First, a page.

Koeppen BM, Stanton BA (1992) Sodium chloride transport. Distal nephron. In: Seldin DW, Giebisch G (eds) The kidney: physiology and pathophysiology, 2nd edn. Raven Press, New York, pp 2003–2039Google Scholar
  12. 12.
    LeHir M, Kaissling B, Koeppen BM, Wade JB (1982) Binding of peanut lectin to specific epithelial cell types in kidney. Am J Physiol 242:C117-C120Google Scholar
  13. 13.
    McRoberts JA, Erlinger S, Rindler MJ, Saier MH (1982) Furosemide-sensitive salt transport in the Madin-Darby canine kidney cell line. J Biol Chem 257:2260–2266Google Scholar
  14. 14.
    Misfeldt DS, Hamamoto ST, Pitelka DR (1976) Transepithelial transport in cell culture. Proc Natl Acad Sci USA 73: 1212–1216Google Scholar
  15. 15.
    Nakazato Y, Suzuki H, Saruta T (1989) Characterization of subclones of Madin-Darby canine kidney renal epithelial cell line. Biochim Biophys Acta 1014:57–65Google Scholar
  16. 16.
    Nichols GE, Lovejoy JC, Borgman CA, Sanders JM, Young WW (1986) Isolation and characterization of two types of MDCK epithelial cell clones based on glycosphingolipid pattern. Biochim Biophys Acta 887:1–12Google Scholar
  17. 17.
    Oberleithner H (1991) Acute aldosterone action in renal target cells. Cell Physiol Biochem 1:2–12Google Scholar
  18. 18.
    Oberleithner H, Steigner W, Silbernagl S, Vogel U, Gstraunthaler G, Pfaller W (1990) Madin-Darby canine kidney cells III. Aldosterone stimulates an apical H+/K+ pump. Pflügers Arch 416:540–547Google Scholar
  19. 19.
    Oberleithner H, Vogel U, Kersting U, Steigner W (1990) Madin-Darby canine kidney cells II. Aldosterone stimulates Na+/H+ and Cl/HCO3 exchange. Pflügers Arch 416:533–539Google Scholar
  20. 20.
    Oberleithner H, Westphale H-J, Gaßner B (1991) Alkaline stress transforms Madin-Darby canine kidney cells. Pflügers Arch 419:418–420Google Scholar
  21. 21.
    Richardson JCW, Scalera V, Simmons NL (1981) Identification of two strains of MDCK cells which resemble separate nephron tubule segments. Biochim Biophys Acta 673: 26–36Google Scholar
  22. 22.
    Schuster VL, Stokes JB (1987) Chloride transport by the cortical and outer medullary collecting duct. Am J Physiol 253:F203-F212Google Scholar
  23. 23.
    Simmons NL, Tivey DR (1992) The effect of hyperosmotic challenge upon ion transport in cultured renal epithelial layers (MDCK). Pflügers Arch 421:503–509Google Scholar
  24. 24.
    Thomas JA, Buchsbaum RN, Zimniak A, Racker E (1979) Intracellular pH measurements in Ehrlich ascites tumor cells utilizing spectroscopic probes generated in situ. Biochemistry 18:2210–2218Google Scholar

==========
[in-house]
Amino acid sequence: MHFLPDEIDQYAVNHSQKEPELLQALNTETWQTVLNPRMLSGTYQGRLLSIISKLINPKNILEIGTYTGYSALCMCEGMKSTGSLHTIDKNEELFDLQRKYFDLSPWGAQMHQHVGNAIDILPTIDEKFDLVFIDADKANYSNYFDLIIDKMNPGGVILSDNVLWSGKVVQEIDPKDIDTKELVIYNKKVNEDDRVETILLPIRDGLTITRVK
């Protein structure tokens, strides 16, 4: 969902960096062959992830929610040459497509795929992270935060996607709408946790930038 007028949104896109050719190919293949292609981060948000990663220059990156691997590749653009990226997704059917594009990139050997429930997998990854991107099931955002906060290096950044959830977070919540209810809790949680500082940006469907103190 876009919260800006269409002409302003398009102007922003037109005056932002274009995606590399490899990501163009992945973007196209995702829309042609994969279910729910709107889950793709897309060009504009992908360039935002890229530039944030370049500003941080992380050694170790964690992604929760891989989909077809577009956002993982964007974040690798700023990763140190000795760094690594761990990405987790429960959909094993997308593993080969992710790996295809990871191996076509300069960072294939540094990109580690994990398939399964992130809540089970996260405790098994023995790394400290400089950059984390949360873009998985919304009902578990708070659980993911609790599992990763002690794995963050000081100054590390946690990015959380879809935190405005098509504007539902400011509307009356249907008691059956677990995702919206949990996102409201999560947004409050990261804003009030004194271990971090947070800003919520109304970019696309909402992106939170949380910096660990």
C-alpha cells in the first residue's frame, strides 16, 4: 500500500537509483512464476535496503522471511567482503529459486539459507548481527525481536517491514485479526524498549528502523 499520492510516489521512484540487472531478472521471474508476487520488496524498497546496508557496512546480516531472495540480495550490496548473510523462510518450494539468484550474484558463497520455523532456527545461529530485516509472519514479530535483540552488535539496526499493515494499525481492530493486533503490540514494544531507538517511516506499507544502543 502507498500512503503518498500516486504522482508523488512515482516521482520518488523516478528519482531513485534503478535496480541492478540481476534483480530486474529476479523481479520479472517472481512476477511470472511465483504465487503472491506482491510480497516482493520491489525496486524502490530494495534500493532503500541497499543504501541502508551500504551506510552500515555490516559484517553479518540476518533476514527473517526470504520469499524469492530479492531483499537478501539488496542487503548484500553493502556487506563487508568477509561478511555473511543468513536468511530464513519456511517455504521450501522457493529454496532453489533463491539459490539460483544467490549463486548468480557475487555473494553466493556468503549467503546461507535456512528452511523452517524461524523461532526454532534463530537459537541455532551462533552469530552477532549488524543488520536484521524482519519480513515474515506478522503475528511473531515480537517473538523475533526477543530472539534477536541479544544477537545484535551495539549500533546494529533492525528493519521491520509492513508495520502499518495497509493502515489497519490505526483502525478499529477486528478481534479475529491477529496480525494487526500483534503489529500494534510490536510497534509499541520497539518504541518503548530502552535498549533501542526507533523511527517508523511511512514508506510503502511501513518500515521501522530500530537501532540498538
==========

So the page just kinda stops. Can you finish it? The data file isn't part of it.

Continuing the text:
25. 25.
    Valentich JD (1981) Morphological similarities between the dog kidney cell line MDCK and the mammalian cortical collecting tubule. Ann NY Acad Sci 372:384–405Google Scholar
  26. 26.
    Van Adelsberg JS, Edwards JC, Al-Awqati Q (1993) The apical Cl/HCO3 exchanger of β-intercalated cells. J Biol Chem 268:11 283–11 289Google Scholar
  27. 27.
    Weiner ID, Hamm LL (1989) Use of fluorescent dye BCECF to measure intracellular pH in cortical collecting tubule. Am J Physiol 256:F957-F964Google Scholar
  28. 28.
    White S, Boulpaep E, Giebisch G (1992) Differentiated transport properties of primary cultured distal nephron. Cell Physiol Biochem 2:323–335Google Scholar
  29. 29.
    Wojnowski L, Gaßner B, Steigner W, Oberleithner H (1992) Endothelin-1 blunts transepithelial transport and differentiation of Madin-Darby canine kidney cells. Pflügers Arch 420:508–514Google Scholar
  30. 30.
    Zeidel ML (1993) Hormonal regulation of inner medullary collecting duct sodium transport. Am J Physiol 265:F159-F173Google Scholar
  31. 31.
    Zeidel M, Silva P, Seifert JL (1986) Intracellular pH regulation and proton transport by rabbit renal medullary collecting duct cells. Role of plasma membrane proton adenosine triphosphatase. J Clin Invest 77:113–120Google Scholar

Copyright information

© Springer-Verlag 1994

Authors and Affiliations

  • Michael Gekle
    • 1
  • Stefan Wünsch
    • 1
  • Hans Oberleithner
    • 1
  • Stefan Silbernagl
    • 1
  1. 1.Department of PhysiologyUniversity of WürzburgWürzburgGermany

Personalised recommendations